ENB No. 177 July 10 2005

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ENB No. 177 July 10 2005

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Electronic News Bulletin No. 177 2005 July 10

Here is the latest round-up of news from the Society for Popular
Astronomy. The SPA is Britain's liveliest astronomical society, with
members all over the world. We accept subscription payments online
at our secure site and can take credit and debit cards. You can join
or renew via a secure server or just see how much we have to offer by
visiting http://popastro.c.topica.com/maadJmmabixbkciD1pRb/

Philip's, a publisher of astronomy books and planispheres for the
amateur astronomer, is sponsoring this Bulletin. There is information
on certain Philip's titles and a special offer at the end.

By Alastair McBeath, SPA Meteor Section Director

Further to the fireball sightings given in the Special ENB of June 19, Steve
Evans in Gloucestershire has reported on a couple of events he recorded
using his meteor video system, which operates throughout most clear nights.
He did not catch any of the late May events, but he did record an ambient
brightening of the camera field on May 27-28 at 22:19 UT. These sudden
brightenings can be due to non-meteoric causes of course, but it is possible
that another fireball not spotted by observers elsewhere may have
appeared at around this time. Steve then recorded an in-field fireball at
01:31 UT on June 7-8. Although the correlation between CCD video and
visual meteor magnitudes is not exact, he estimated its peak brightness at
around video magnitude -4/-5, which might have been similar to,
perhaps a magnitude or two fainter than, this for a visual observer. No
visual sightings are yet to-hand. Unfortunately, Steve was not able to run
the camera on June 8-9, when the mysterious "meteoric flash" (?) was
spotted from elsewhere in Glos and Hants.

Observations of these or any other fireballs - meteors of visual magnitude
-3 or brighter - should always be submitted to the Section without delay.
Information on what to report and where to can be found on the "Fireball
Observing" page of the SPA website, off the Meteor homepage at:

By Alastair McBeath, SPA Meteor Section Director

A very late call for observations on June 12 of a possible meteor shower
associated with Comet P/2005 JQ5 (Catalina), was issued on June 11 on
the IMO-News e-mail list. The Earth was due to pass closest to the
comet's orbit around midday on June 12, roughly seven days before the
comet. However, the separation between the two, 0.024 astronomical
units (about 3.6 million kilometres), was rather large in meteoric terms.
The theoretical radiant for the very slow meteors was on the Libra-
Ophiuchus border, about 5 degrees south-south-west of the wide unaided-
eye pair Delta and Epsilon Ophiuchi, so was on-view overnight, though
moderately low, from Britain. Unfortunately, clouds seem to have prevailed
then here, but no positive reports were received even from clearer-skied
sites elsewhere. One preliminary report of increased radio meteor counts
from the UK has not been confirmed by any others as yet, and may have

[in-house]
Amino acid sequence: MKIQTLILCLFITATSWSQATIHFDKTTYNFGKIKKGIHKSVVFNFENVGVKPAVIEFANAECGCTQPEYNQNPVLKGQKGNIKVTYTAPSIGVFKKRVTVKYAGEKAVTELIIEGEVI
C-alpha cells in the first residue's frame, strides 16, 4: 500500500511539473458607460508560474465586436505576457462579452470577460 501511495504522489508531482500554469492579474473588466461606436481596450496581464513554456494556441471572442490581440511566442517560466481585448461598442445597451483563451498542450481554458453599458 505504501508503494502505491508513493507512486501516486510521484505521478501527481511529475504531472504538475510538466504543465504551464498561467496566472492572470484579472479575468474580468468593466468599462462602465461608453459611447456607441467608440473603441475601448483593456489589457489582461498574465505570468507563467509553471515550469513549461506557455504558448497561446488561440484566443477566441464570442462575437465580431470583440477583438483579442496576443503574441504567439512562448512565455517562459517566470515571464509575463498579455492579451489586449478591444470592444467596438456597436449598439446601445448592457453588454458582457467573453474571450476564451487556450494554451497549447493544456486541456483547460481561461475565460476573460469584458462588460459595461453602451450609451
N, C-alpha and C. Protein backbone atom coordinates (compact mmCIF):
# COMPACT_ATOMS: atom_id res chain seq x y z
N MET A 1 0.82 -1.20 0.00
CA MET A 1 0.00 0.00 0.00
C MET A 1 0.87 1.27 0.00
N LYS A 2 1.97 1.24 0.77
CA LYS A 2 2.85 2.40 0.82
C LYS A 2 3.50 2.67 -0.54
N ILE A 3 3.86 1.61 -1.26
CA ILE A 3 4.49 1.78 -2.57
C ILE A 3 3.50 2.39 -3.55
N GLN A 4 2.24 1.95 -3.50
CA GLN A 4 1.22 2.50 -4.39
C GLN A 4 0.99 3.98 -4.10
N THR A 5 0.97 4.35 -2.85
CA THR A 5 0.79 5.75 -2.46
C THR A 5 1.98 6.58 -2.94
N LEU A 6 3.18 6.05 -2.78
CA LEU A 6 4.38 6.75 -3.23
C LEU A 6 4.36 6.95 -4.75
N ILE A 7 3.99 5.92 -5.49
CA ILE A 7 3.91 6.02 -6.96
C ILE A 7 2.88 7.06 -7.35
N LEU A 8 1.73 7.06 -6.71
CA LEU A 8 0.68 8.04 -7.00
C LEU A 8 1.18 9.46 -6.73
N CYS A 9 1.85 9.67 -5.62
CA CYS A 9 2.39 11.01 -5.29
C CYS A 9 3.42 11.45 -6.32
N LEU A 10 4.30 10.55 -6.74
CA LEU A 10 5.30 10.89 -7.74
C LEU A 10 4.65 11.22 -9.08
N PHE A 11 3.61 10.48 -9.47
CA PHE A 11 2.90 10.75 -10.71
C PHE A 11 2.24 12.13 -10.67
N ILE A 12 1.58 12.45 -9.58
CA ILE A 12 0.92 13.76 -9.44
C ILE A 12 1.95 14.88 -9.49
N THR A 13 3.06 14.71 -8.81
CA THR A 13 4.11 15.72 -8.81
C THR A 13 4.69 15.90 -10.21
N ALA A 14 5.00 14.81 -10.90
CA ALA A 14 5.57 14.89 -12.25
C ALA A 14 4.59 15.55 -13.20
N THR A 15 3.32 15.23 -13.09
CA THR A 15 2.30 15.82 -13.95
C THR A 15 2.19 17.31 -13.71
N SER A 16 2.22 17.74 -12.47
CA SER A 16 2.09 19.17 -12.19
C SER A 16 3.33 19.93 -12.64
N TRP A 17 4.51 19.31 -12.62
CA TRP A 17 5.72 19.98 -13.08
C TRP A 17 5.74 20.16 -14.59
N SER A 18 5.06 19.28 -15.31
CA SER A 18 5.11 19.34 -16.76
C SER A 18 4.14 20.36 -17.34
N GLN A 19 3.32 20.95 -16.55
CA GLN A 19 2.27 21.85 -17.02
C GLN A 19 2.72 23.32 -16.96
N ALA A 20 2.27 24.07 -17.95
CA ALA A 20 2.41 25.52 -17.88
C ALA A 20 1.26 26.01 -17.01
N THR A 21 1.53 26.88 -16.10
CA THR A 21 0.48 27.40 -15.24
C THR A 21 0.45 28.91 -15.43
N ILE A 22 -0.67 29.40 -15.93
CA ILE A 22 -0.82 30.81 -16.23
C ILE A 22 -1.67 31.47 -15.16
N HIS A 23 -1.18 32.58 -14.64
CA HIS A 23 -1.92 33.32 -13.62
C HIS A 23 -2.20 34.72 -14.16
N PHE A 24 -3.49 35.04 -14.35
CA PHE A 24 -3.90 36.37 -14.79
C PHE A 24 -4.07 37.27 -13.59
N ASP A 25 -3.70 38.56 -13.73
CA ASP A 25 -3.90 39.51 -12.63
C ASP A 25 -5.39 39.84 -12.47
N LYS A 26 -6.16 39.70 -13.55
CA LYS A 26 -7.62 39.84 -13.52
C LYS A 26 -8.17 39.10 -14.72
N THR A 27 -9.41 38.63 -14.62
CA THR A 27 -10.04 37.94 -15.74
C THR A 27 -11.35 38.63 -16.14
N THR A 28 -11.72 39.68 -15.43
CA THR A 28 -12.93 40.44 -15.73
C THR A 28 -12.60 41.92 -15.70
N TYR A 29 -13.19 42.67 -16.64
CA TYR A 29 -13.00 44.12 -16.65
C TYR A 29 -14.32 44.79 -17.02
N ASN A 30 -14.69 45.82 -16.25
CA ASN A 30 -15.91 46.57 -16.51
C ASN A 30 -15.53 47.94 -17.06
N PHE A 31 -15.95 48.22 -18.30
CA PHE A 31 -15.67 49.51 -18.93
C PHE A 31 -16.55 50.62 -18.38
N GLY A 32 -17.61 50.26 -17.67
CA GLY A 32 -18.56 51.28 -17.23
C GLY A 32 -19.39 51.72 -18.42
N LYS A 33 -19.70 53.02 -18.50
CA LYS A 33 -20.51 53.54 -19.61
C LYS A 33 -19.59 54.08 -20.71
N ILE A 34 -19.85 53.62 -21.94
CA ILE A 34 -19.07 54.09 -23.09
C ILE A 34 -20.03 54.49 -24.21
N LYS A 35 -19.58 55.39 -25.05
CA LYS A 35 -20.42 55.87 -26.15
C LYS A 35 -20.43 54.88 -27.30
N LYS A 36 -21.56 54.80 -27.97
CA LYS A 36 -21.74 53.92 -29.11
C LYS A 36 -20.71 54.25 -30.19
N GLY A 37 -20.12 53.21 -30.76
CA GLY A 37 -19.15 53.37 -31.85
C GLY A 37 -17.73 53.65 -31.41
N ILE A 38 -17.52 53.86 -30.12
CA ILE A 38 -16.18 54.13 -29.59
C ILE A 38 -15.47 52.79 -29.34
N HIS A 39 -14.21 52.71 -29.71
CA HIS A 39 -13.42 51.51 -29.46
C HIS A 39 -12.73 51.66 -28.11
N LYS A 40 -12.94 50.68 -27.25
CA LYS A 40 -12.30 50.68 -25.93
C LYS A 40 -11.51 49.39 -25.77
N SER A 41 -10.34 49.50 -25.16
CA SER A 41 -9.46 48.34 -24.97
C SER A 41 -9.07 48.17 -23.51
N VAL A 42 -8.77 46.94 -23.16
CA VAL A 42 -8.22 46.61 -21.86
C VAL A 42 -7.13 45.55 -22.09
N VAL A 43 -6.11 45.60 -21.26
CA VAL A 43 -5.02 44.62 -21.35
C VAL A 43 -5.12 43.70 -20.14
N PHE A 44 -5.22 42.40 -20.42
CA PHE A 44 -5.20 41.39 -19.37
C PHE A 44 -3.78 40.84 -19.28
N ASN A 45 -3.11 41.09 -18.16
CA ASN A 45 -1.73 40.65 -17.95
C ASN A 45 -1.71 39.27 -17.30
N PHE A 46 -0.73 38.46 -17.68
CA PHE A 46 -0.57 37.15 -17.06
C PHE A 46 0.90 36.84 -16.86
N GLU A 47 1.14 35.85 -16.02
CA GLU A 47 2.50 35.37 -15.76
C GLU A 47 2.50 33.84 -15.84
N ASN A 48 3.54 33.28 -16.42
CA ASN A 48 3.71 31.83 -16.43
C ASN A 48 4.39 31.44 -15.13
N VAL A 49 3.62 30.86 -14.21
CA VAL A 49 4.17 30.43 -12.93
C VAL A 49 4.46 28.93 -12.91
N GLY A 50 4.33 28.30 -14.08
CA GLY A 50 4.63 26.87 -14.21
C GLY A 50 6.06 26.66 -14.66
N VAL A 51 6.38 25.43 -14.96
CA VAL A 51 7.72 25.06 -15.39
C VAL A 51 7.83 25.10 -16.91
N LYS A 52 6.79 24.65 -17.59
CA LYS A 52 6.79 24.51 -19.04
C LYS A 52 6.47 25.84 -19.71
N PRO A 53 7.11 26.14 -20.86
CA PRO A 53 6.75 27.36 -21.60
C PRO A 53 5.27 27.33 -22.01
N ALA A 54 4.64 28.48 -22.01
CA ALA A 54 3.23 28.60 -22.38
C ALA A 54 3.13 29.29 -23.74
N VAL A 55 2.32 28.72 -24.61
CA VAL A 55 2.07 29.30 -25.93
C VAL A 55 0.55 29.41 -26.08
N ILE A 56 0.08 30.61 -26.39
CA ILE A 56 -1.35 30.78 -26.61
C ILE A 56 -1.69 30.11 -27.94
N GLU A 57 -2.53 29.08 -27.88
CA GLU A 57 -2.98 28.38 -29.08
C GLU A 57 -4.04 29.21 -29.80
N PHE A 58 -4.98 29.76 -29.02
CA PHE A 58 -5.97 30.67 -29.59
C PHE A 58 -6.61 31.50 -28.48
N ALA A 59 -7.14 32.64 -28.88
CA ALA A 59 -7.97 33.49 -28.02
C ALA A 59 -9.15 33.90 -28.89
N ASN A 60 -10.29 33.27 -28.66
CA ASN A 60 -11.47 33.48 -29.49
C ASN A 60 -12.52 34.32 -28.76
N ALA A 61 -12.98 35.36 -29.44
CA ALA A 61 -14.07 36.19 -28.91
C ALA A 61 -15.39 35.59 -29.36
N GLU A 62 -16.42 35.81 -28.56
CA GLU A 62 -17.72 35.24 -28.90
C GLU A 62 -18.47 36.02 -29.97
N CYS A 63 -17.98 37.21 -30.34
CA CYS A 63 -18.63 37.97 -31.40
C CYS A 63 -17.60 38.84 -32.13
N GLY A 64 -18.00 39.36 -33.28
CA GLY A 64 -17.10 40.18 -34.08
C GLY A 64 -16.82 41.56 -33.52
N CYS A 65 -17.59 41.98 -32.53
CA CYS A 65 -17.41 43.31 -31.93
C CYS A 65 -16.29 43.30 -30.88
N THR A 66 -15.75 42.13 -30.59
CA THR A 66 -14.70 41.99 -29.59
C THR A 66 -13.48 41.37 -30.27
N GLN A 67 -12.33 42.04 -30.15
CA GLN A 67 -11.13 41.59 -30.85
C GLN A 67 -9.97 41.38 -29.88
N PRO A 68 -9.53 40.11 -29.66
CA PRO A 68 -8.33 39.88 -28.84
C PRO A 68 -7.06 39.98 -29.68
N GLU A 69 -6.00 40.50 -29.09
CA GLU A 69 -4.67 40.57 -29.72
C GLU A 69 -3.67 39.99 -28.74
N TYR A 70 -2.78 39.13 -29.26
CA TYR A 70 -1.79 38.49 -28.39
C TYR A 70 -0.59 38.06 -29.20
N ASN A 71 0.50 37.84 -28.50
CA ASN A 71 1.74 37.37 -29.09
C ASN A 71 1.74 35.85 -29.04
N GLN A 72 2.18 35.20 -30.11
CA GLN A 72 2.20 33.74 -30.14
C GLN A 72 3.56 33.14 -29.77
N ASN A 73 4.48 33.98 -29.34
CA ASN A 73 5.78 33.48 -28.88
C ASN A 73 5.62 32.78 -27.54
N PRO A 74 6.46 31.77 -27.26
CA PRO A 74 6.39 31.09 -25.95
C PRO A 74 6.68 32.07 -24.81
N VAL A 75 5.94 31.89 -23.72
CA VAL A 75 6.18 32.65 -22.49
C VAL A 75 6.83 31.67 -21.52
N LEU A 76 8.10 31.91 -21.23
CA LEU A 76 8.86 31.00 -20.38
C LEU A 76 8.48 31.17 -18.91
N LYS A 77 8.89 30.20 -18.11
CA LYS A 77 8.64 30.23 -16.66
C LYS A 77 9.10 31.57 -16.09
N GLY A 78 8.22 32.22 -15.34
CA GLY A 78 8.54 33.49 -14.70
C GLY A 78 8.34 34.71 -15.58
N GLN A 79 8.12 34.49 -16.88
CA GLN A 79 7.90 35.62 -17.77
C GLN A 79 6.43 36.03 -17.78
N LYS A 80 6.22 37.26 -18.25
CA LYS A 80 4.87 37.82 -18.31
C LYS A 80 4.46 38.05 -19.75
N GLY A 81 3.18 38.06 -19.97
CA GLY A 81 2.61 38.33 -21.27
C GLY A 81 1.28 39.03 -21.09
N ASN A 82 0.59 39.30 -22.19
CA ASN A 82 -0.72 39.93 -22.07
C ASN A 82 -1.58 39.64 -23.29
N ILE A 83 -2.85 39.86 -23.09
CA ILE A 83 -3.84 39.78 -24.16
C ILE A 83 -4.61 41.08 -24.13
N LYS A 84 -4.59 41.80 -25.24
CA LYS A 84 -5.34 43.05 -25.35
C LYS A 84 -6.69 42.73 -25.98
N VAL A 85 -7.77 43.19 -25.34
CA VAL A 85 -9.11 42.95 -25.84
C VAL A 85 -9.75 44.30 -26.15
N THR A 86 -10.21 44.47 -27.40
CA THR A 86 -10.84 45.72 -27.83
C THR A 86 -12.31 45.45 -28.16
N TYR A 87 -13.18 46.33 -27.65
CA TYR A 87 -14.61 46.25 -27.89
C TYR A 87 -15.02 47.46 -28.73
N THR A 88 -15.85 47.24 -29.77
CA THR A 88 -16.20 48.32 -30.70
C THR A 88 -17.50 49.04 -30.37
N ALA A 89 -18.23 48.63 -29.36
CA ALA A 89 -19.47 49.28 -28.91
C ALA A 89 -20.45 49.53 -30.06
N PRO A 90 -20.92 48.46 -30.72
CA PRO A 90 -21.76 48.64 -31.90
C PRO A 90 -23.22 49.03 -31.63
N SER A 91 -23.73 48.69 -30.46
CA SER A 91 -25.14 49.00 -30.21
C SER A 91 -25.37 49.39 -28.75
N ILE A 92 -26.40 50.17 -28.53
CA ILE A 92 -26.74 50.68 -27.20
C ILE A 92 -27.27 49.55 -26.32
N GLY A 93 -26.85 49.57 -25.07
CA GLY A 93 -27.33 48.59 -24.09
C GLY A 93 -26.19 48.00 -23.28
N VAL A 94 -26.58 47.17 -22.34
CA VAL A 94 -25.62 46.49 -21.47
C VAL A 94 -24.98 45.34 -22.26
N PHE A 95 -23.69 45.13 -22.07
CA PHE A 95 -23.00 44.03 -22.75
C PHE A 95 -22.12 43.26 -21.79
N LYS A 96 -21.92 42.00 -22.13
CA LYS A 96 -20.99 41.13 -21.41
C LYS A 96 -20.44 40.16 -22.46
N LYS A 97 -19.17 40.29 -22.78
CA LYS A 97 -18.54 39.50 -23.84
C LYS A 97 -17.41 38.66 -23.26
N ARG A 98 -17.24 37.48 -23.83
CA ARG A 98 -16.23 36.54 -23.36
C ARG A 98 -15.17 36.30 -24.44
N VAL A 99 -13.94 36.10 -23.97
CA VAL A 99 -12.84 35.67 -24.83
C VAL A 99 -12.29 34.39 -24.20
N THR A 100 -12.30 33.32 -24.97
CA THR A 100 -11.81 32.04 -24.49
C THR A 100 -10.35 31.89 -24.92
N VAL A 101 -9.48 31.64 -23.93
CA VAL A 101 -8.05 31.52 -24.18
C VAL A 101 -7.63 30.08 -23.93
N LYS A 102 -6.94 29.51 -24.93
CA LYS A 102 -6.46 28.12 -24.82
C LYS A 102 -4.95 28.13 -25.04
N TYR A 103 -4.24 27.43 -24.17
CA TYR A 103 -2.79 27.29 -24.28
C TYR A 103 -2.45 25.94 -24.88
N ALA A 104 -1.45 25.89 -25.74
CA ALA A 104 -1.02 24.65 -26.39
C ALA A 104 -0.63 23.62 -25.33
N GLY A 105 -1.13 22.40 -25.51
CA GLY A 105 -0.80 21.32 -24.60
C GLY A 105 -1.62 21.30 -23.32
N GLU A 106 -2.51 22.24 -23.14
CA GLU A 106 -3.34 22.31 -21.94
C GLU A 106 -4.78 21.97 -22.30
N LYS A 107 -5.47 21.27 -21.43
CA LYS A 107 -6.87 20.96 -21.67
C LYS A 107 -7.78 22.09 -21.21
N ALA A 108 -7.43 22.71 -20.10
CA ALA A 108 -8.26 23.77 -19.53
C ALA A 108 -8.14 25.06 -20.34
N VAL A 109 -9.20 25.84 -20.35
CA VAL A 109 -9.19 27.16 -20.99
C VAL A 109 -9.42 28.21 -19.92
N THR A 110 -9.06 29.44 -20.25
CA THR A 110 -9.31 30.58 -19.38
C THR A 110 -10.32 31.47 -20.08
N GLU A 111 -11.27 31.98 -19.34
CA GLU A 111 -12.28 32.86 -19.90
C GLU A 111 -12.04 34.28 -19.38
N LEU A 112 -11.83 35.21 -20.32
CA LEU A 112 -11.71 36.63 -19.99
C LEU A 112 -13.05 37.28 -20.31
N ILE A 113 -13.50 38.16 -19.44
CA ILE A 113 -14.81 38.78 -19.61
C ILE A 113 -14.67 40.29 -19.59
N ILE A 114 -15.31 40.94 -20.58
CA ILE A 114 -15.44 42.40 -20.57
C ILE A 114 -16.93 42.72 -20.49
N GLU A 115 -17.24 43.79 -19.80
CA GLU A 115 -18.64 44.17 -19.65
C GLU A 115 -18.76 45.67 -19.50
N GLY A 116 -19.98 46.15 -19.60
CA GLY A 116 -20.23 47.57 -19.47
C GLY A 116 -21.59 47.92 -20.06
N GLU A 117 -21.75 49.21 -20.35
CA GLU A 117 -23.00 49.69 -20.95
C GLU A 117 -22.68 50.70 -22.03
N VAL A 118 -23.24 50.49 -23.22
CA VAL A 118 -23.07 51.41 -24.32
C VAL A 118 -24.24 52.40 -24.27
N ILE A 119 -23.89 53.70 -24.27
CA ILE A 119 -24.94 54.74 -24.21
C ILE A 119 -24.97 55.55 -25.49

been due to the summertime radio interference known as Sporadic-E

Later in June, as the Special ENB of May 29 noted, we were anticipating
a moonlit opportunity for potential June Bootid hunting after the solstice.
Initial reports sent to the SPA and the International Meteor Organization,
suggest observed rates were of the order of zero to one possible Bootid
an hour around June 26 to 28 - in other words, apparently there was no
detectable shower activity this year! Always a period worth monitoring
though, just in case.

New Scientist

For the first time, a jet of matter has been detected streaming from a
brown dwarf, mimicking a process seen in young stars. The observation
suggests that brown dwarfs may form like other stars. Researchers
using the VLT in Chile have observed a jet, moving at 45 km/s and
stretching as far as from the Sun to Saturn, coming from a young brown
dwarf in the star-forming region around Rho Ophiuchi. Similar jets
have been detected around young, massive stars and are thought to form
from material in the disc that swirls around them. The stars grow
when matter falls on them from the disc, but the stars' magnetic
fields throw about a tenth of that matter back out through the jets.

Harvard-Smithsonian Center for Astrophysics

Located about 180 light-years away in the constellation Hydra is the
variable star TW Hydrae. It is a 10-million-year-old star about
four-fifths as massive as the Sun. Astronomers using the Very Large
Array to measure radio emissions from it have detected radiation from
a cold, extended dust disc containing centimetre-sized pebbles. Such
pebbles are a prerequisite for planet formation, created as dust
collects together into larger and larger clumps. Over millions of
years, the clumps grow into planets. A dusty disc like that in TW
Hydrae tends to emit radio waves with wavelengths similar to the size
of the particles in the disc. The scientists observed the young
star's disc with the VLA at several centimetre-range wavelengths. Not
only does TW Hydrae show such evidence of ongoing planet formation,
but it also shows signs that at least one giant planet may have formed